India’s Cannes connection began with a moment straight out of a Bollywood film. Literally.
Aishwarya Rai (before her Bachchan days) in a shimmery sequined yellow saree with Manish Malhotra written all over it, stepped out of a horse-drawn carriage holding Shah Rukh Khan’s hand in a Disney-princess-overdrive pose. Devdas, a film India struggled to sit through without shades, had travelled to Cannes. Cannes and Devdas did nothing for each other, except for giving Rai an alternative career when all her films were tanking – that of selling a French cosmetics brand in the world’s fashion capital.
So when Anurag Kashyap, in an interview to the Times of India, says, “we’re not creating our own original mainstream Bollywood today – this often becomes derivative. And the West mainly sees this. It’s just entertainment for them… they watch Bollywood like B-movies are seen”, it does ring true.
He adds, “The best films we are making today are in Tamil and Marathi.” True again. Anyone who has seen Paresh Mokashi’s Harischandrachi Factory, a quietly stirring film about Dadasaheb Phalke’s struggle as he tried to make his first film Raja Harischandra, would struggle to name an equal in Bollywood.
It’s also true that while tabloids remained busy with the Khan wars, Tamil popular films assumed commercial proportions Bollywood failed to achieve and therefore resorted to copying – Ghajini, Bodyguard, Wanted being cases in point.
Yes, Bollywood loves its love stories – the blow dried hair, the sheer Manish Malhotra sarees, the perfectly shaved (and now perfectly waxed) lover boys in the backdrop of mountains and seas, the dripping-honey love song.
And this according to Kashyap , is exactly why Bollywood doesn’t grow – his definition of ‘growth’ being worldwide recognition.
“But Bollywood also doesn’t grow because fortunately or unfortunately, it’s self-sufficient. A Bollywood film doesn’t need to sell even one ticket to a foreigner to sustain itself. People from European cinema or diverse film streams need to sell tickets to other regions to sustain themselves. Because of this, we’re cocooned in it, we’re very happy inside – and we don’t grow,” he says.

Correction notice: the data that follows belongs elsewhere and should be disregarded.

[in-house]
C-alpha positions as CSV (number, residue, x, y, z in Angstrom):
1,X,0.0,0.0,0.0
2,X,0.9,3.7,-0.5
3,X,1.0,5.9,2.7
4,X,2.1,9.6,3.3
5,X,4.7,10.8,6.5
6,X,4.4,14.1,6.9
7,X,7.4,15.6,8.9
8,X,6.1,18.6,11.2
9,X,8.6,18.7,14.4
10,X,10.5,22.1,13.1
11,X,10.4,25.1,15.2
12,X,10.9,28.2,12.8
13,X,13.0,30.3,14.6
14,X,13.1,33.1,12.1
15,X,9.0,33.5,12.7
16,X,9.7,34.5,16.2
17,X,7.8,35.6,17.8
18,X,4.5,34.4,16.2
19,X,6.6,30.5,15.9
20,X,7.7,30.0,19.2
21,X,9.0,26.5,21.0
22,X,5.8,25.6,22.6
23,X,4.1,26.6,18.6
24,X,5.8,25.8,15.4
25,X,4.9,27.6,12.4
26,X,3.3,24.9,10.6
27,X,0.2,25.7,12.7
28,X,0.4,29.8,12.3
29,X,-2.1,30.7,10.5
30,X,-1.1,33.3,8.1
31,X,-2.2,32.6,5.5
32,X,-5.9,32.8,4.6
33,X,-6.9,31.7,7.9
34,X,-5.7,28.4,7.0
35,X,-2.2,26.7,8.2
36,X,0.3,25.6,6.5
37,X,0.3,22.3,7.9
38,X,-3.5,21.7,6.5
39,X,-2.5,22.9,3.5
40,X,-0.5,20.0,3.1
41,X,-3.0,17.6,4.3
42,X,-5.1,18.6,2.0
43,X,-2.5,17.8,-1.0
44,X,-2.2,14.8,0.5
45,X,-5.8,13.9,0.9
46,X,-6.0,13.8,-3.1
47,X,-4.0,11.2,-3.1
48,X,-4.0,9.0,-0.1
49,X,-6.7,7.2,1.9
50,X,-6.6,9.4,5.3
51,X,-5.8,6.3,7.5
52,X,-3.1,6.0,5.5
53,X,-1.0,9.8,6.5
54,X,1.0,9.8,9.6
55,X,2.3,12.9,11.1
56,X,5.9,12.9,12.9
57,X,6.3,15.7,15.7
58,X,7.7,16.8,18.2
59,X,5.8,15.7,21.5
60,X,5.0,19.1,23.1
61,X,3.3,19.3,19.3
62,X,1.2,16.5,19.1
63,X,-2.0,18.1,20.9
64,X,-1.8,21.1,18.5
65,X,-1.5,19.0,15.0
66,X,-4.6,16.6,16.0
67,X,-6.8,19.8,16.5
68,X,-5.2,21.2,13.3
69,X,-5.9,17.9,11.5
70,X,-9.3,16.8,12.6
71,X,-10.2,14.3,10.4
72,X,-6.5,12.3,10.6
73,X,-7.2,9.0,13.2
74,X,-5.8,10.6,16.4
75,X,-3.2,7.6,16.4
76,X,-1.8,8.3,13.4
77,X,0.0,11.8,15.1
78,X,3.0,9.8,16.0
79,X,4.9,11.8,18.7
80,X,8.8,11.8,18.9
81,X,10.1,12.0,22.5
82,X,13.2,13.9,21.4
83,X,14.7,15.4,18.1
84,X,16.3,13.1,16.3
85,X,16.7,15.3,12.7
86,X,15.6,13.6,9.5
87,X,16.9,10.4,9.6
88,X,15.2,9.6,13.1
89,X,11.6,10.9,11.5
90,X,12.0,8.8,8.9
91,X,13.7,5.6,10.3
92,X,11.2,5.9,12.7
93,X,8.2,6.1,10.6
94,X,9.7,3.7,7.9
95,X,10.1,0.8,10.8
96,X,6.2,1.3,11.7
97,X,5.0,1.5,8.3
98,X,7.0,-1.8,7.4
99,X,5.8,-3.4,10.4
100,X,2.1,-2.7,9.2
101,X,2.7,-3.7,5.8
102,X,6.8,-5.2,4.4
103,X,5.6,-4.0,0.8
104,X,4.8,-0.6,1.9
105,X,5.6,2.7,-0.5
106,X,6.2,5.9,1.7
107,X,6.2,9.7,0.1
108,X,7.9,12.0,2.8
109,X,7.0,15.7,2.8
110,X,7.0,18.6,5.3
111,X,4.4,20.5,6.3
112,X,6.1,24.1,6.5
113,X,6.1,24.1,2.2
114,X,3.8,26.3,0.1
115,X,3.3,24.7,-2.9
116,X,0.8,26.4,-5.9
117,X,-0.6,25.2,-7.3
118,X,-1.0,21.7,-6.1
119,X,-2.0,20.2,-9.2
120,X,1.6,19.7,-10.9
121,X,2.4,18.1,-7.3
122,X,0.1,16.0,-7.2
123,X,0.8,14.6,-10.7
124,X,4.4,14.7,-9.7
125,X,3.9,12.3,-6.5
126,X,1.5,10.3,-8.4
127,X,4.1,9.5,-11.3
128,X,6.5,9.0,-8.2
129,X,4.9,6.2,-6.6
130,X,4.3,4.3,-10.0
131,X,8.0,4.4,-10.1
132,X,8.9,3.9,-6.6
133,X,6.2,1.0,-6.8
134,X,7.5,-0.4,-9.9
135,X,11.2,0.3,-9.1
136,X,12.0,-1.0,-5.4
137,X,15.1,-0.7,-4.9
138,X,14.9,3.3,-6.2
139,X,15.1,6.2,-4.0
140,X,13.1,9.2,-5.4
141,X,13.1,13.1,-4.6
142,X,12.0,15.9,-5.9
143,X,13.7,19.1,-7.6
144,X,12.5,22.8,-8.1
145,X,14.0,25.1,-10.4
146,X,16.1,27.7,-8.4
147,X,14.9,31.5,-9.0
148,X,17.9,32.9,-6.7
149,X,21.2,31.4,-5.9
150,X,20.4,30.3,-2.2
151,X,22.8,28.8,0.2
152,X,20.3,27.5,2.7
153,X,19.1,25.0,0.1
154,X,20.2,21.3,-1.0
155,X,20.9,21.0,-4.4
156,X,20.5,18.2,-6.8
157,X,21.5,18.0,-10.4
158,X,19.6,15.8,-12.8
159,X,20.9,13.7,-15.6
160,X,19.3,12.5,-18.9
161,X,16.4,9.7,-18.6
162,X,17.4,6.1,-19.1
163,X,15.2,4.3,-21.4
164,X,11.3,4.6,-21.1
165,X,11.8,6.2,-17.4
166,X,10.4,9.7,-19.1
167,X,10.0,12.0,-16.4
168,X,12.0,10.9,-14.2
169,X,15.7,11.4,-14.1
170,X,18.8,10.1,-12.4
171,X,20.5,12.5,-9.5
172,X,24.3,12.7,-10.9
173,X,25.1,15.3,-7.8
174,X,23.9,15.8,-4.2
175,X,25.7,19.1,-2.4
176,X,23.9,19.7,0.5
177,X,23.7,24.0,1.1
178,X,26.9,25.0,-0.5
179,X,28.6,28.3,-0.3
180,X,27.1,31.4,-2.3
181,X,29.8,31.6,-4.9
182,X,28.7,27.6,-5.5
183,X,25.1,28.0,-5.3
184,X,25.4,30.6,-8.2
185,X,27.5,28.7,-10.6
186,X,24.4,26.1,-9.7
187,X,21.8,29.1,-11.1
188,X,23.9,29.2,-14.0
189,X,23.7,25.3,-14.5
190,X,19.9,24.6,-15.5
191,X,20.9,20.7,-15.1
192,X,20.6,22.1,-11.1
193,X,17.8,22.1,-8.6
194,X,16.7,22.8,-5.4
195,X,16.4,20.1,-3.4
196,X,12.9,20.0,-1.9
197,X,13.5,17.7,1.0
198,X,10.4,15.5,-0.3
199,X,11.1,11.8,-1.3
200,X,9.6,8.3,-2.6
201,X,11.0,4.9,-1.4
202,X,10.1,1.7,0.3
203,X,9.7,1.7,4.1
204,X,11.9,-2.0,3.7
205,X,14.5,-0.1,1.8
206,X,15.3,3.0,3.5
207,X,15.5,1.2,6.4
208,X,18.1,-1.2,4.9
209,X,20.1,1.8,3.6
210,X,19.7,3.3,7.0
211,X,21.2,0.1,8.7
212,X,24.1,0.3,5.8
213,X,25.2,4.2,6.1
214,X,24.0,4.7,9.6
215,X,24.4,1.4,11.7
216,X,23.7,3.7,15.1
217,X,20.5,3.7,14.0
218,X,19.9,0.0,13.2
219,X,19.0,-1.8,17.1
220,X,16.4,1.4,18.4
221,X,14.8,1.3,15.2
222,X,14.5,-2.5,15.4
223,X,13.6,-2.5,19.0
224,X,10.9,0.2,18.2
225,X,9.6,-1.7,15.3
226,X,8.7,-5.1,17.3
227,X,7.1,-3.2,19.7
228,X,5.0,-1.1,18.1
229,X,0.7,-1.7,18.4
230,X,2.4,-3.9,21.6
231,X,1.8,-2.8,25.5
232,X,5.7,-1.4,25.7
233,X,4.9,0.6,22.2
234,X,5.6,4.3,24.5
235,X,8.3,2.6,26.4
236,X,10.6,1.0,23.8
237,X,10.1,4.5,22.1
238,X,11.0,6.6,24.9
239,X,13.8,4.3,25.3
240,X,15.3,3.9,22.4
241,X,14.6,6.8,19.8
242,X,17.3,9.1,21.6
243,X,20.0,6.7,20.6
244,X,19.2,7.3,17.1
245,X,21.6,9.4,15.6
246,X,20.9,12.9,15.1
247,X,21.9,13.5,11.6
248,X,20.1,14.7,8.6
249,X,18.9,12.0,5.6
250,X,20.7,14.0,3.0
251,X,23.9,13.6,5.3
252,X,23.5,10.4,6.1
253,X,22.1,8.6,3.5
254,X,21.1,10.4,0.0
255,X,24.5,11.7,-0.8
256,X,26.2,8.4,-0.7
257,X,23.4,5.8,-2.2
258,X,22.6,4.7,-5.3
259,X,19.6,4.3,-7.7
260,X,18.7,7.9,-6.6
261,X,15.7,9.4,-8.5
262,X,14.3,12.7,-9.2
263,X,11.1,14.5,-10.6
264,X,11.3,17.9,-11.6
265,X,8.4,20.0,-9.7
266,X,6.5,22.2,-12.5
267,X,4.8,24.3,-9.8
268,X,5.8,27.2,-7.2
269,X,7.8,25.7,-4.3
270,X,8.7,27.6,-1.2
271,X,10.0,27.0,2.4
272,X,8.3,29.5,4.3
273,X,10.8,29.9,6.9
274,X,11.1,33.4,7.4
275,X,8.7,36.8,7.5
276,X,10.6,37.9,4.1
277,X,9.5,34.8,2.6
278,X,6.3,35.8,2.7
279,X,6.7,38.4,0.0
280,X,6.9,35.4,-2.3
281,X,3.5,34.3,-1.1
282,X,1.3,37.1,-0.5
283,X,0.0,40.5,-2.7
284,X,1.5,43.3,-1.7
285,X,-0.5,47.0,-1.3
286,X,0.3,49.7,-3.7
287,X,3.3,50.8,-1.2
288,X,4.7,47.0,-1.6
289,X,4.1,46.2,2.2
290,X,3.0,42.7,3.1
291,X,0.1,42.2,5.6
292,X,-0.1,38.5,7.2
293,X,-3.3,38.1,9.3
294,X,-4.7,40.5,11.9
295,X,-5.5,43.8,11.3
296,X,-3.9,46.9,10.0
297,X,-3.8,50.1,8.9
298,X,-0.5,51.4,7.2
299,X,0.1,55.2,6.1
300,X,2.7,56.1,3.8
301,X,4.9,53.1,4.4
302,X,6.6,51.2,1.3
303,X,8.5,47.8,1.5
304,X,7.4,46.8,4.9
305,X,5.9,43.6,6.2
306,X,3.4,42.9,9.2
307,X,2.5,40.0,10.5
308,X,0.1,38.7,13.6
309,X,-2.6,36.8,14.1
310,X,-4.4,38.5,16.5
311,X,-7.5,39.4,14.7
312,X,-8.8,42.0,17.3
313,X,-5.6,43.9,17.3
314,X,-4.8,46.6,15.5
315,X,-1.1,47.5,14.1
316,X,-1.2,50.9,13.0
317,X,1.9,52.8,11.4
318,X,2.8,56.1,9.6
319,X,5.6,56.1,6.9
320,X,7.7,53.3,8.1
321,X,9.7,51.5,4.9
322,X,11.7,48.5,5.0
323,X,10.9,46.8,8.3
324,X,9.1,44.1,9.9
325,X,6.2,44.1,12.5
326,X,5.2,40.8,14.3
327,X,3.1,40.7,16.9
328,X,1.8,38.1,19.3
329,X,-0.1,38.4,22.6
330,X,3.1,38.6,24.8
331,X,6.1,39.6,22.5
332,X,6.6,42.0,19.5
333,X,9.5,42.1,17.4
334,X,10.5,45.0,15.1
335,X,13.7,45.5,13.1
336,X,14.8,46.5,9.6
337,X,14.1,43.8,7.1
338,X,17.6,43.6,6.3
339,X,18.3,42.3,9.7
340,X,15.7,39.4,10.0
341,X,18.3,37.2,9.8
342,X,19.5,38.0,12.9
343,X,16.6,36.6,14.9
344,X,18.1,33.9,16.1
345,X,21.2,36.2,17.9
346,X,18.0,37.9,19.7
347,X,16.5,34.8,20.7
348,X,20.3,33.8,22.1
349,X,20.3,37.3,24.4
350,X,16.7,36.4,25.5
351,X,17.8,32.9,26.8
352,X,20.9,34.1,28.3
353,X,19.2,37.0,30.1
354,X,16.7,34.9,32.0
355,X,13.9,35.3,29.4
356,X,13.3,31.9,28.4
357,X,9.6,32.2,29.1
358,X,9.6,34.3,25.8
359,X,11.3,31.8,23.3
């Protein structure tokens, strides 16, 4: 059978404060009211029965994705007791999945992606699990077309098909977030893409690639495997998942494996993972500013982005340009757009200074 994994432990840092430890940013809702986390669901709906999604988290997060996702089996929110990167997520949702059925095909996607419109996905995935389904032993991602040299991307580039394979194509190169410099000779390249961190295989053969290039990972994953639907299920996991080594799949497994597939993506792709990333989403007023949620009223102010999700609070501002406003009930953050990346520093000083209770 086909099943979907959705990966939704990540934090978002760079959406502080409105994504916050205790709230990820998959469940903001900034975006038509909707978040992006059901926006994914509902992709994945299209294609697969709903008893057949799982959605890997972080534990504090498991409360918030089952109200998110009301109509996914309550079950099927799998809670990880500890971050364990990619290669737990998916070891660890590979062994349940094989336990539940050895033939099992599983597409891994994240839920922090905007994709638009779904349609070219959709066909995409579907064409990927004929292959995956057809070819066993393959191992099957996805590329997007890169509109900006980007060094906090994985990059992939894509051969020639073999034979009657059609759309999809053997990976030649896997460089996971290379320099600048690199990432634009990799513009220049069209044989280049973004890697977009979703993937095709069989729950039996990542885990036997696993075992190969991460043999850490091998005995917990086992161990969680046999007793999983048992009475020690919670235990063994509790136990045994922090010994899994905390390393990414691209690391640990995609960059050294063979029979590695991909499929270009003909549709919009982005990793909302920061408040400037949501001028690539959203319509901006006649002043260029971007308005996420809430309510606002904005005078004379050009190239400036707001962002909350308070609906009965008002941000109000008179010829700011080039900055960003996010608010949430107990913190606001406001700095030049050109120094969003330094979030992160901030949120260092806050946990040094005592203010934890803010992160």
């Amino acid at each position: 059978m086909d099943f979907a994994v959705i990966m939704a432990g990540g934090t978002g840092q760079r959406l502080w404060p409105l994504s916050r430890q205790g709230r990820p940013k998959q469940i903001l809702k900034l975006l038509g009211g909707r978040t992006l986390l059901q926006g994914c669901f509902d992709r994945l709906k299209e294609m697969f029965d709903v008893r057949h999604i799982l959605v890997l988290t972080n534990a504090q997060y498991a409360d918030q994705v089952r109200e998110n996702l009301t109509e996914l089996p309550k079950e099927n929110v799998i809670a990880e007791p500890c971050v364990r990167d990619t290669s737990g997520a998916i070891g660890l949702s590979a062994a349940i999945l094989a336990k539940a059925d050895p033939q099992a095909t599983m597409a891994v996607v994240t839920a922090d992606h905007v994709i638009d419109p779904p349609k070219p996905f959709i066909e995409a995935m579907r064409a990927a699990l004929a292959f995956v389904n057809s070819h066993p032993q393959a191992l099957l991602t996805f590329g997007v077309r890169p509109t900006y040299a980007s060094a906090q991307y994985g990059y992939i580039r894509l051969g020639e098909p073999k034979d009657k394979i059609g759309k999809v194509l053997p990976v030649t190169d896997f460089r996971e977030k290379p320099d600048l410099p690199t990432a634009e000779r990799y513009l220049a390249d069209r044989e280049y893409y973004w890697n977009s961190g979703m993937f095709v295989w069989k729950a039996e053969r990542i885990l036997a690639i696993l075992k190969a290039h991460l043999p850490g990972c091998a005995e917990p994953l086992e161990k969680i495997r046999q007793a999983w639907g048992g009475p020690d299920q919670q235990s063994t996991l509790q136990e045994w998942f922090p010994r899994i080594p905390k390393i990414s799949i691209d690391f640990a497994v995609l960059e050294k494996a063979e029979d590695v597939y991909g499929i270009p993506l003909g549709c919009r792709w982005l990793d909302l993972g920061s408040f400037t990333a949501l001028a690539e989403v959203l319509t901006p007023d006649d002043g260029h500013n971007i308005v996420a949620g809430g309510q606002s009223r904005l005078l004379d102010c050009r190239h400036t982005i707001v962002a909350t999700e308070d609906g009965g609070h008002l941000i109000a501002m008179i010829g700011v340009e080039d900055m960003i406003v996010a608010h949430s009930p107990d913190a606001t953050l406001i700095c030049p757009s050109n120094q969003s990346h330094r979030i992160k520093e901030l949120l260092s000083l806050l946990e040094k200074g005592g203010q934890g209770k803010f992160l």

Yes, Bollywood has dwelt way too long on Raj-Simran running across mustard fields, Kajol counting falling stars or very recently, Ranbir Kapoor taking gondola rides with ex-flame Deepika in Venice.
If you’re not an Indian, you’re likely to chuckle at how Raj and Simran spend one whole day in a conveniently overgrown mustard field doing nothing more than chastely holding hands.
But then again, you’re also likely to puke out a Benarasi pan and come down with a tummy ache one vada pao later.
But those of us who can stomach this food, can also stomach Bollywood. We don’t mind a song that mysteriously plays out of nowhere and we certainly don’t mind watching the unlikely of a story a boy who can punch, sing and write poetry in sleep.
This Bollywood doesn’t stop the filming of a good story on sperm donors, a smart alecky thief or even one about a monster dad and rebel son.
It’s just worth a good night’s sleep at the end of a bad day. So, why grudge it?